Mayor Annise Parker joined other officials in unveiling designs for a planned $12 million adoption center for the historically troubled Bureau of Animal Regulation and Care Tuesday.
Scheduled to break ground in October, the initial phase of the center will be funded by $4.1 million in capital improvement project money and will comprise free-roaming cat "display windows," and three separate units that can hold 128 dogs. One of the units is a dedicated nursery that can hold 64 mother dogs with their puppies. It will also include a courtyard -- part of a planned quadrangle for an exercise area and space for potential owners to get acquainted with the dogs. The center will be located adjacent to the existing facility, on 2.2 acres the city acquired for a cool $72,500 at a tax sale.
Parker announced the plans at the current BARC building, a Thunderdome-like structure with a long history of abject suckage -- something the Mayor alluded to by saying that "It was designed to take animals off the street and hold them until they could be euthanized. It was never really designed as a place for people to adopt animals, a place for the public to come and be comfortable. The new adoption center is designed to be exactly that -- a welcoming place for people who want a permanent companion adopted through BARC."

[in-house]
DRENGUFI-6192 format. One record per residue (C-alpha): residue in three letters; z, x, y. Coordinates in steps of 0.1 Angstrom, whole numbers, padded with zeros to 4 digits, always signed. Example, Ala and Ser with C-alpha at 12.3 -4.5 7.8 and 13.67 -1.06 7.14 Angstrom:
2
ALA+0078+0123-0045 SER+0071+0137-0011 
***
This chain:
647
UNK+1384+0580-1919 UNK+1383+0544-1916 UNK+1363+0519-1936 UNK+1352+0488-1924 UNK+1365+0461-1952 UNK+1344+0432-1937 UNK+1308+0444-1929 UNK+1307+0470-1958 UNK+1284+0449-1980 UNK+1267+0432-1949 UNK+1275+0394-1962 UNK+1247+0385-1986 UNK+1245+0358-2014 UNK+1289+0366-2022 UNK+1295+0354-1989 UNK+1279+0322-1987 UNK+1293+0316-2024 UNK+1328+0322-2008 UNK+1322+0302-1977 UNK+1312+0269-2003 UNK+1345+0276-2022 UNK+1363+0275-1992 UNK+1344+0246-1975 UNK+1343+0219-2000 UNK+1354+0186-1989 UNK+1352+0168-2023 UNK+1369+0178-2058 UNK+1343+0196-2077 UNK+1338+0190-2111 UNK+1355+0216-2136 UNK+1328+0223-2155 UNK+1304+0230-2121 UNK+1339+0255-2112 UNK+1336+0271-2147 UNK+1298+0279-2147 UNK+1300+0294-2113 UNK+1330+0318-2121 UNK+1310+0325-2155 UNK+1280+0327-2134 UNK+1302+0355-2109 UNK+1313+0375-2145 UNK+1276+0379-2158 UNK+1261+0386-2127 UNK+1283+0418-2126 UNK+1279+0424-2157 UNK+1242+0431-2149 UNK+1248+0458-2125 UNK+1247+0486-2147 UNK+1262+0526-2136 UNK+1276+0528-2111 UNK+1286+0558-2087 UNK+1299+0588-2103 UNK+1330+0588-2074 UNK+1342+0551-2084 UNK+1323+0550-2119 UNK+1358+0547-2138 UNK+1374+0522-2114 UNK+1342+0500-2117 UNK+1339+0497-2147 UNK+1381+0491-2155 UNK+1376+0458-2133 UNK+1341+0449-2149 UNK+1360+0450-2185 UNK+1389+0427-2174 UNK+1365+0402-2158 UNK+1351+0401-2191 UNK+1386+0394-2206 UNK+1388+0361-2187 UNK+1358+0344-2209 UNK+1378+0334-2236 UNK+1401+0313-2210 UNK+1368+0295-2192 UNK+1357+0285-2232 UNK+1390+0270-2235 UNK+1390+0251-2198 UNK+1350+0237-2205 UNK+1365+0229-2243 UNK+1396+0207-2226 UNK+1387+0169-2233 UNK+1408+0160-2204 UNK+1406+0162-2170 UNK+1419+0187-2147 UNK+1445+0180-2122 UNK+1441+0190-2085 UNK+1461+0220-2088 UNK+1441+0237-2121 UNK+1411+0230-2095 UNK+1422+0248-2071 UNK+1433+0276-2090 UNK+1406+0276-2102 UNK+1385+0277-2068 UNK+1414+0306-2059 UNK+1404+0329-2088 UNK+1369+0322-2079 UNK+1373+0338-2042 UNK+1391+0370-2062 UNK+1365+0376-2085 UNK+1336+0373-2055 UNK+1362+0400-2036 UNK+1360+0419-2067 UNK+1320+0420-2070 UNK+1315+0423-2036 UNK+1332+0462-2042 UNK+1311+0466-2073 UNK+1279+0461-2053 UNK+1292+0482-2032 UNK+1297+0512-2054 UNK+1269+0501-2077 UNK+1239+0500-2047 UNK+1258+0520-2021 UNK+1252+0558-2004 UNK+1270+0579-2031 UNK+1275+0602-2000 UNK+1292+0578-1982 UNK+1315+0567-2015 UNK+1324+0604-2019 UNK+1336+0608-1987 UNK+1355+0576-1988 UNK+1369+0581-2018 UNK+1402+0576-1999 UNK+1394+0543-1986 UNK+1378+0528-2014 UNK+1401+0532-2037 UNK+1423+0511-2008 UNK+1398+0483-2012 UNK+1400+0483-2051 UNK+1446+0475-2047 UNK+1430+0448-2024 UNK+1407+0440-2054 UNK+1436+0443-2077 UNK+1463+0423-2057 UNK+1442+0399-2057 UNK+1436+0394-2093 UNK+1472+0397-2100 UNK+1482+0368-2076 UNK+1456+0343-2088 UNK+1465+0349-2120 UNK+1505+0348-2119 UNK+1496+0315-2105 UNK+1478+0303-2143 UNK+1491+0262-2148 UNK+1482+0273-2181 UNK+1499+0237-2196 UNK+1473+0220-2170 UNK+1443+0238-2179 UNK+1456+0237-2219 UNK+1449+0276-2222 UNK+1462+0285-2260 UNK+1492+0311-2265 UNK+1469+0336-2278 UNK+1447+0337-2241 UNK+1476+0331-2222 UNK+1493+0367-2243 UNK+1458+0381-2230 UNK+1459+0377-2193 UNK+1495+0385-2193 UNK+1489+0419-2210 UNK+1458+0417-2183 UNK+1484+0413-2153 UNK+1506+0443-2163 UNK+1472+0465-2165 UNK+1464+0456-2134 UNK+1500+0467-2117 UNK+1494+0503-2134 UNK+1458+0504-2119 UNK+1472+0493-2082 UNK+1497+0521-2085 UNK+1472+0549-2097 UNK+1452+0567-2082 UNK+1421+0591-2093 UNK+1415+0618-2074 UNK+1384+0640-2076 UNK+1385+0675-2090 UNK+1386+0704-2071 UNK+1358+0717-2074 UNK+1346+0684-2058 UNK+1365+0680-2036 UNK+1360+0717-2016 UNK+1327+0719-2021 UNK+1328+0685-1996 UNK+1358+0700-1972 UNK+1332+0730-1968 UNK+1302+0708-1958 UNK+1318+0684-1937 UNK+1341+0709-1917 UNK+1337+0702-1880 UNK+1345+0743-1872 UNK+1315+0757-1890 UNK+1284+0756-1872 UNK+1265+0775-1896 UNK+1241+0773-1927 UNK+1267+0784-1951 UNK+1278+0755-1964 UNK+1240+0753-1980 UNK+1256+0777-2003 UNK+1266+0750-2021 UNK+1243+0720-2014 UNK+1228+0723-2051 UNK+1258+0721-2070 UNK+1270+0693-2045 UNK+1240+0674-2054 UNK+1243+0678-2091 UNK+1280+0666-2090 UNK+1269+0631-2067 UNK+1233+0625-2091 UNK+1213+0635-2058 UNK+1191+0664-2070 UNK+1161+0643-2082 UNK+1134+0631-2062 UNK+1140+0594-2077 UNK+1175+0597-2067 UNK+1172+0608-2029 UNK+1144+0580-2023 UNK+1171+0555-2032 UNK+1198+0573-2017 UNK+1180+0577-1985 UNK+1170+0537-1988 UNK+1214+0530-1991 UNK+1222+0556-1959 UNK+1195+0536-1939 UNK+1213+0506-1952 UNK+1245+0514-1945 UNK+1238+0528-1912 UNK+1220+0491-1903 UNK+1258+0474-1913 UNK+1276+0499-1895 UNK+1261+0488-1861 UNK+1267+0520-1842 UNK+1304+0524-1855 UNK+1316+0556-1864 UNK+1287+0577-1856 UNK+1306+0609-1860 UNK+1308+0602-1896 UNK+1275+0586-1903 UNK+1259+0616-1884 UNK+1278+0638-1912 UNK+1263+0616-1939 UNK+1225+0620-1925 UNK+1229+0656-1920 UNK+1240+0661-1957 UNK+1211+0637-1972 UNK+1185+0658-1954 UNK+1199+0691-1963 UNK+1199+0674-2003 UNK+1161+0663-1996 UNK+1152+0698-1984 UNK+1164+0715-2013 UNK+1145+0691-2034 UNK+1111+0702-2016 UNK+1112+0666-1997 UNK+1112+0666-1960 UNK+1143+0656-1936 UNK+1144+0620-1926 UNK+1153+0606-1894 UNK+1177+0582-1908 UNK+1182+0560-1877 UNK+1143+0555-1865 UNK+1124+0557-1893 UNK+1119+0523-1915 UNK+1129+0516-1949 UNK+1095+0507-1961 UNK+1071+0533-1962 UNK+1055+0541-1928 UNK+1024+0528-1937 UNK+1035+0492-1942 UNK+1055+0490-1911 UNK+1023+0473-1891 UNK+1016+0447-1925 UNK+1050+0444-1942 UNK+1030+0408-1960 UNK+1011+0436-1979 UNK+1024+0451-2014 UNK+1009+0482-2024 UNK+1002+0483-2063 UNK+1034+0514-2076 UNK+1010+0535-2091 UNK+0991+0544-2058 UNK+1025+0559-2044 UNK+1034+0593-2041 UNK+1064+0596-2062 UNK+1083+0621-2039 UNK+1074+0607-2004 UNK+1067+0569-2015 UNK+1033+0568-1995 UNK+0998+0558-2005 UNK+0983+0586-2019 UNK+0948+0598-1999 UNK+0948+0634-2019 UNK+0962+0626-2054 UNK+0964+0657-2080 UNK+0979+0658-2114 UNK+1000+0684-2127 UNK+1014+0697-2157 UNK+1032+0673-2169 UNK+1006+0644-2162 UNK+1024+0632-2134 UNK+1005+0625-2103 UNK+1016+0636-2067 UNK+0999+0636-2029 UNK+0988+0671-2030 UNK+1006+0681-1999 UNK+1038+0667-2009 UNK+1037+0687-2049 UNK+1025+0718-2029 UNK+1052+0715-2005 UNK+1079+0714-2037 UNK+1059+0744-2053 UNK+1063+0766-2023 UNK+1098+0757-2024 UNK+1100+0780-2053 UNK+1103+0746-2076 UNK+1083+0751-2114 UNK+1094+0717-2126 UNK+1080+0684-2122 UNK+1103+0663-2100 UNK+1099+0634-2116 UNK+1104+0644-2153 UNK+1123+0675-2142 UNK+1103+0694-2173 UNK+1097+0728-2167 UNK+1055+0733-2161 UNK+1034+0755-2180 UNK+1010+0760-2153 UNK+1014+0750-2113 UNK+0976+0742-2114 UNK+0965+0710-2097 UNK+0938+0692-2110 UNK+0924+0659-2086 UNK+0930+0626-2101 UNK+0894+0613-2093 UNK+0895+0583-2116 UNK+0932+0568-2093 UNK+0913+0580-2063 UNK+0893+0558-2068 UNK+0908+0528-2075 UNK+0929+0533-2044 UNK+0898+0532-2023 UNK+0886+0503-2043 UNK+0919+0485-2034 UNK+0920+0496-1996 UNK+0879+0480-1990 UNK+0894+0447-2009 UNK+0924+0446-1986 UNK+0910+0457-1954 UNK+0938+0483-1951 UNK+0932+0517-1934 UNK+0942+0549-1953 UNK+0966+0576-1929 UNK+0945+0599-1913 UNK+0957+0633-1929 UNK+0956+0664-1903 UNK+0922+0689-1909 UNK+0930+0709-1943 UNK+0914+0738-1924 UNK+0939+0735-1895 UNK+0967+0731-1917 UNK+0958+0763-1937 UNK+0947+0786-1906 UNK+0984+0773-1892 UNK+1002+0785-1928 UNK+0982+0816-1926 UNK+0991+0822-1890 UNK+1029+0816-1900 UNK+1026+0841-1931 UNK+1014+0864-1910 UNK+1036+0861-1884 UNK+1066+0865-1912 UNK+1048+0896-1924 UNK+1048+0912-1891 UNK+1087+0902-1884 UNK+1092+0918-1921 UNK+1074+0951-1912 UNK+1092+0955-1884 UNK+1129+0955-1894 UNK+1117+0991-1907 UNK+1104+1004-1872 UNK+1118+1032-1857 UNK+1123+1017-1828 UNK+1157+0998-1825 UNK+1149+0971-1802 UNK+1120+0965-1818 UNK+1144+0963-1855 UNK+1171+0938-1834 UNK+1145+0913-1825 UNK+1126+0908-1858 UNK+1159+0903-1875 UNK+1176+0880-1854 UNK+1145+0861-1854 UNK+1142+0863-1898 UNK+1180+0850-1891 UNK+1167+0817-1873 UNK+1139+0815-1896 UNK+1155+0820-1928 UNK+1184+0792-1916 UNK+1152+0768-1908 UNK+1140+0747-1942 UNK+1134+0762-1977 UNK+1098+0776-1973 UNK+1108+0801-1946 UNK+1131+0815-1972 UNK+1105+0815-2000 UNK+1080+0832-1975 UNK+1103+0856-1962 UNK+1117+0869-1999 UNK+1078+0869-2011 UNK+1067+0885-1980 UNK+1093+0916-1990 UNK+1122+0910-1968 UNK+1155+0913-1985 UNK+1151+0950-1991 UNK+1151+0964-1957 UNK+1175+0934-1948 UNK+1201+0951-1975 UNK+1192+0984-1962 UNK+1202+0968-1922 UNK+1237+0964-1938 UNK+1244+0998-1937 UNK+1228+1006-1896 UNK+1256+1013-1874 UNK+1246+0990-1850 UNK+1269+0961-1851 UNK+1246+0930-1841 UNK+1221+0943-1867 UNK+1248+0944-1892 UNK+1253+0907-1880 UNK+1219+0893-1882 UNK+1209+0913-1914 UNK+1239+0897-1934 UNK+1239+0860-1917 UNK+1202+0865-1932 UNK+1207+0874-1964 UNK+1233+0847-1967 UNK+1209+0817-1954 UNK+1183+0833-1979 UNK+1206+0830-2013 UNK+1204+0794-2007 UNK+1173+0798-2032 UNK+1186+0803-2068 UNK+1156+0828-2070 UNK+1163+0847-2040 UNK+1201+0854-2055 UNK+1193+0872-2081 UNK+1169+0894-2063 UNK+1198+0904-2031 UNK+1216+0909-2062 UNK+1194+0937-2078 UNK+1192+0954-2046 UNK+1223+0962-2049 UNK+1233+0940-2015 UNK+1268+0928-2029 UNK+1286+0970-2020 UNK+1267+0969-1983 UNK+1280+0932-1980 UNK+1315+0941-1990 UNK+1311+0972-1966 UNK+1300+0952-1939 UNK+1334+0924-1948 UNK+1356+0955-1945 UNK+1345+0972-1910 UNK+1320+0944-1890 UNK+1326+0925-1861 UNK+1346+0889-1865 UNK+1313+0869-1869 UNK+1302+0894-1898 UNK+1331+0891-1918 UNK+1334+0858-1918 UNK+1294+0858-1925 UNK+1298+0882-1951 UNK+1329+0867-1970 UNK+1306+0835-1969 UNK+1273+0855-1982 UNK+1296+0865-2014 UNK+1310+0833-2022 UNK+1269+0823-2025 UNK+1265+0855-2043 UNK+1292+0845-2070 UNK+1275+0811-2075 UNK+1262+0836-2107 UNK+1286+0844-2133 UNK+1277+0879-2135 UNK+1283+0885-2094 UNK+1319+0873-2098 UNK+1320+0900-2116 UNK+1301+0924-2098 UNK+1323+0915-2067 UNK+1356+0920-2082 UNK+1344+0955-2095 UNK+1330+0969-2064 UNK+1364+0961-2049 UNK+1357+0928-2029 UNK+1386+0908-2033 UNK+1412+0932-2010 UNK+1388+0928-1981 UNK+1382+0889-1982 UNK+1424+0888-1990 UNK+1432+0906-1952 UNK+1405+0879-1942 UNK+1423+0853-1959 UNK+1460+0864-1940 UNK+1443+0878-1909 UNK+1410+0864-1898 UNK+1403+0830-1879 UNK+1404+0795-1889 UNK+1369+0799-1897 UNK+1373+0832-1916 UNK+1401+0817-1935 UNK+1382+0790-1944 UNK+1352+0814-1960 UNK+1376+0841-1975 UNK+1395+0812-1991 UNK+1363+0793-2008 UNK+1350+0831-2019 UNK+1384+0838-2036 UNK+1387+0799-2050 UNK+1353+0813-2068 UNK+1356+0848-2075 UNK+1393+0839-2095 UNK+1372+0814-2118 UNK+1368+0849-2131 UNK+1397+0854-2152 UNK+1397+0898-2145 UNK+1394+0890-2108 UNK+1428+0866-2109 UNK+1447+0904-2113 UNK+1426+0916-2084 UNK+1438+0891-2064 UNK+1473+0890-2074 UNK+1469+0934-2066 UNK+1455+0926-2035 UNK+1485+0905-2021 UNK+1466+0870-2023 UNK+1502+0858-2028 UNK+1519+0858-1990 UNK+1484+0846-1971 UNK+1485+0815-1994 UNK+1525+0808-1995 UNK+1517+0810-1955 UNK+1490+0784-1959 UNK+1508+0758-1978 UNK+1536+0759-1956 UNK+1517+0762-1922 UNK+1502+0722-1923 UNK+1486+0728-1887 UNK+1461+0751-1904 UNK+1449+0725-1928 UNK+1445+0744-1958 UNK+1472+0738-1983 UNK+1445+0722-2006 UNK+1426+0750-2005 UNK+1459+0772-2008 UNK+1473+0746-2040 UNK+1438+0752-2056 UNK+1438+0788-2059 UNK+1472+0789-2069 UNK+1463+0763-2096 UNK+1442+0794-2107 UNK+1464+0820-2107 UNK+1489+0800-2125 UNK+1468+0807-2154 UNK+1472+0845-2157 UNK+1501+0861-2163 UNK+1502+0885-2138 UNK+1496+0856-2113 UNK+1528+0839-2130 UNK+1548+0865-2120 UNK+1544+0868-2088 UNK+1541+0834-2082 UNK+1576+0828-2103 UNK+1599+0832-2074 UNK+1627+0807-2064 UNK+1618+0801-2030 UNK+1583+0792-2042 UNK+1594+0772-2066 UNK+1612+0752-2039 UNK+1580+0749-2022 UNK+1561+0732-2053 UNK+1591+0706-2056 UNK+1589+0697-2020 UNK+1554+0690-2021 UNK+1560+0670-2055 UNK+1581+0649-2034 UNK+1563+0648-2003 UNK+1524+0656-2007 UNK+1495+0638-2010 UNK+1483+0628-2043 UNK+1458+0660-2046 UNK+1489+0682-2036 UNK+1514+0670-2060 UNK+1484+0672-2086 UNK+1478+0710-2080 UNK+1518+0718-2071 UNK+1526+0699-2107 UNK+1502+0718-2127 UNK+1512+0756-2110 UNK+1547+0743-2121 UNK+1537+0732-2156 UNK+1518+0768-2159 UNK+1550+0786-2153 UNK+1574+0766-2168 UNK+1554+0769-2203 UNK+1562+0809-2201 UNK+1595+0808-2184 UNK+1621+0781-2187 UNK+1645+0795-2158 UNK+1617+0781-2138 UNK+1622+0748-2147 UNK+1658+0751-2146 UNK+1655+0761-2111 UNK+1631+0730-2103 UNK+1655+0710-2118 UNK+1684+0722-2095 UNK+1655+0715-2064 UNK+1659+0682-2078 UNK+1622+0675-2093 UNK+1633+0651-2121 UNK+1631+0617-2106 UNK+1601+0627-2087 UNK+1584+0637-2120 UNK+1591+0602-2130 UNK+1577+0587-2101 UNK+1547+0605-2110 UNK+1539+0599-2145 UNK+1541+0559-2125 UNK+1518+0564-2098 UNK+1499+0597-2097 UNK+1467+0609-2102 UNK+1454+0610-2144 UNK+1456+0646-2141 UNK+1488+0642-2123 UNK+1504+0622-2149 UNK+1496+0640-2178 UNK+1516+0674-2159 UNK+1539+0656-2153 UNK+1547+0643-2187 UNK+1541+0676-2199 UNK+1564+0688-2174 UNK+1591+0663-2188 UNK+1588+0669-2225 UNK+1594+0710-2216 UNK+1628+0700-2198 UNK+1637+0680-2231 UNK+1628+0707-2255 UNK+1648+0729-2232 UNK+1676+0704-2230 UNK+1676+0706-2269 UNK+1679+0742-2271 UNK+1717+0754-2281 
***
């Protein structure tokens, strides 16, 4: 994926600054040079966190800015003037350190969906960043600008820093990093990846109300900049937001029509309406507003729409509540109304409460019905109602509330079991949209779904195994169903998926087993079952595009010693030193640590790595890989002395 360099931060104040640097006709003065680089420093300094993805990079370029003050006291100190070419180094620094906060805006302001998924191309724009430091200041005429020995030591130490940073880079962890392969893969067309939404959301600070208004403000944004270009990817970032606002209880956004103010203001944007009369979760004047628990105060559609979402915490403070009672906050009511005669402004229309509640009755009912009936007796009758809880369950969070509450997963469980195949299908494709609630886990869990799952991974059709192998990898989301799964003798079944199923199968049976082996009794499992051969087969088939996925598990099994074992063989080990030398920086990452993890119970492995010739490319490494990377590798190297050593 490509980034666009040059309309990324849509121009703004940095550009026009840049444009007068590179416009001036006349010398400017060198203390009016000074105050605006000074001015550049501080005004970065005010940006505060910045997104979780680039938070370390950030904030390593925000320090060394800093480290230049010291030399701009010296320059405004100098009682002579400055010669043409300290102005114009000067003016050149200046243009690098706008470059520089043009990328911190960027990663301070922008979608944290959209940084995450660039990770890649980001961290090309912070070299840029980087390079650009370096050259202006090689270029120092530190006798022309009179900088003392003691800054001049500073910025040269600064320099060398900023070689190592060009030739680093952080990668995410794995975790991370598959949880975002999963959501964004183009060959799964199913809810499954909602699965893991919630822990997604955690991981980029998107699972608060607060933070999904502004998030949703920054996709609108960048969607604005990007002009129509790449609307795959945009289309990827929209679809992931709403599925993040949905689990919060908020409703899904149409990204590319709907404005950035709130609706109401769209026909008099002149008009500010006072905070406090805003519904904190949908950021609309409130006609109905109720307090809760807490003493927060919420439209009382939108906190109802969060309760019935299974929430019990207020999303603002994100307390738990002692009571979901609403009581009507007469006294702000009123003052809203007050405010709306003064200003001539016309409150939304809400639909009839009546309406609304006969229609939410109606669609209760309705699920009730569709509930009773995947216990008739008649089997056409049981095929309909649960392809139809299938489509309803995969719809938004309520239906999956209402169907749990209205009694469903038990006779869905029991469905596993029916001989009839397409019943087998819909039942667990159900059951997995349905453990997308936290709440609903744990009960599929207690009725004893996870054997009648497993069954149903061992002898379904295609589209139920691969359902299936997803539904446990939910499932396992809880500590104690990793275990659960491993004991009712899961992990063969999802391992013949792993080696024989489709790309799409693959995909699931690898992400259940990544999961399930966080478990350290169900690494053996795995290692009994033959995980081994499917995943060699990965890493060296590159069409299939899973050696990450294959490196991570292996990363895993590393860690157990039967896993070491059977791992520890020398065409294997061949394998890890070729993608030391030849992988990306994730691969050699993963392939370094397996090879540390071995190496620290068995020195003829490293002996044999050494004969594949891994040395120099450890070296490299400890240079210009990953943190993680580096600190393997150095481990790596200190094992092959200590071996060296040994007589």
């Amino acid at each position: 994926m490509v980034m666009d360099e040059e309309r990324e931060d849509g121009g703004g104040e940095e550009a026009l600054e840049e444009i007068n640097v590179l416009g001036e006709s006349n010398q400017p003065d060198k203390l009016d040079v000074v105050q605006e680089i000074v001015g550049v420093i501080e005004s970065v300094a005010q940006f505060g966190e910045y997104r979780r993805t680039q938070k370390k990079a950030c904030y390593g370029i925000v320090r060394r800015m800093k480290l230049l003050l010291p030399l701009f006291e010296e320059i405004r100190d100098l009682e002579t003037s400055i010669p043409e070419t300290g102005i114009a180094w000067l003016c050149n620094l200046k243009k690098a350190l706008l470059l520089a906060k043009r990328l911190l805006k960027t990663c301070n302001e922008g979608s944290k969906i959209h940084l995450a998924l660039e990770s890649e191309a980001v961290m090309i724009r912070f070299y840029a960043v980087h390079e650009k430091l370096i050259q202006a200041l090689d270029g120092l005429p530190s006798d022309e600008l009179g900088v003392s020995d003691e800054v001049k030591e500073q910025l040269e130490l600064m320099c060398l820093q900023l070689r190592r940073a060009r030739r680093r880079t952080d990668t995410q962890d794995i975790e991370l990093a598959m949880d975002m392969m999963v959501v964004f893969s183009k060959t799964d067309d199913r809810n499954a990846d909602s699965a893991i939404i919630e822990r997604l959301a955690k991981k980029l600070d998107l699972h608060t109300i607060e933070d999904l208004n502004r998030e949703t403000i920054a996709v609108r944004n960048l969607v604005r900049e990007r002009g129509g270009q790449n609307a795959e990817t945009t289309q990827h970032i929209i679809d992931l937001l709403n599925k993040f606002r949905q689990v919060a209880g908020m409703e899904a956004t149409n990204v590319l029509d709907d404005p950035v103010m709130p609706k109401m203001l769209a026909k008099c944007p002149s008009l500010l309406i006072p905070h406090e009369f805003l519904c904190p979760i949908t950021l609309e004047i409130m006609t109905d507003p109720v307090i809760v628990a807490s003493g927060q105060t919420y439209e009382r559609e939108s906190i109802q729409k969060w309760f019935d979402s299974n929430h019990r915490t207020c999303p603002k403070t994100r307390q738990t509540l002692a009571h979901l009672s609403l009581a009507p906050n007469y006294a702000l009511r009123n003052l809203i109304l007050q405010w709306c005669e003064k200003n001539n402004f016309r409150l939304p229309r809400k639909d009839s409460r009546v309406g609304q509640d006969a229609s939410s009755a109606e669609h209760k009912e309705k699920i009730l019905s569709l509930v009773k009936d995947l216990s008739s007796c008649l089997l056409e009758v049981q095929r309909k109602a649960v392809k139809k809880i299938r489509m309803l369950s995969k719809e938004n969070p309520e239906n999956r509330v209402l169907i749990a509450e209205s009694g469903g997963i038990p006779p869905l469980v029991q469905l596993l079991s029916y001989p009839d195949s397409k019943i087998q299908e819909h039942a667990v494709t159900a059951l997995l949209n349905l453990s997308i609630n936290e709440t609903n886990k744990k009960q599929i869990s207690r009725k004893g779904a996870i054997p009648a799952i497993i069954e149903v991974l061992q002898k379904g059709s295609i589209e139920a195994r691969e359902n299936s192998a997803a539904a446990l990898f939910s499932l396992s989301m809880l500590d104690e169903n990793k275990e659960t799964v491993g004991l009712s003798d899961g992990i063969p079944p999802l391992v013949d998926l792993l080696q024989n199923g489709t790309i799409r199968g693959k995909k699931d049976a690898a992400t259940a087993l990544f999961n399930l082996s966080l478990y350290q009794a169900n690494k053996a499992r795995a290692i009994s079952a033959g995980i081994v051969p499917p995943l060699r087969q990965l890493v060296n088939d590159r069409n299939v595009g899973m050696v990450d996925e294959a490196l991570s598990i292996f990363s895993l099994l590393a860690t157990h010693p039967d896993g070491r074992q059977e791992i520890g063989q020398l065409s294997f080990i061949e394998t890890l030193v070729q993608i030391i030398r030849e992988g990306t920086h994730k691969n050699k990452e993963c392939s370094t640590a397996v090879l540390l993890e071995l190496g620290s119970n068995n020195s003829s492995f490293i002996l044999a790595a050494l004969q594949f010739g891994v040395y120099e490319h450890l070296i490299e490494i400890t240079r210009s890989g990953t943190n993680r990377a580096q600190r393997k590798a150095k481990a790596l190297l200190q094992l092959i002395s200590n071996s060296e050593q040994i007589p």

But one of the biggest obstacles to proper care of homeless animals is a local culture that doesn't place a "priority" on spaying and neutering their pets, she said.
"The reason that we have the challenges that we do in this facility is irresponsible pet owners. End of sentence," Parker said.
The city is seeking private funding for the $8 million needed for four subsequent phases, to include: additional dog and cat adoption areas, administrative/volunteer training space, and low-cost spay/neuter clinics.
The center will be designed with the animals' quality of life in mind, with guillotine doors (no, not that kind of guillotine) to let the dogs come and go into the courtyard; it will also have fans and skylights.
Pointing out some of these snazzy details was BARC's operations manager Greg Damianoff, who has also assumed the daily operations role previously held by David Atencio, who quietly left BARC earlier this year for reasons unknown. (In a memo to Parker and City Council, the head of the department that oversees BARC, Alfred Moran, stated that Atencio "elected to pursue other opportunities outside the city of Houston.")
We must say, this is pretty dang huge, and we give props to Parker's administration, as well as the architects and designers involved, which include a design firm, PBK, that's working as a pro-bono consultant. Trees for Houston and Lauren Griffith Associates will donate trees and landscape architecture services. (We hear dogs like trees). Jackson & Ryan Architects is the architect of record, and Balfour Beatty is the construction manager at-risk.
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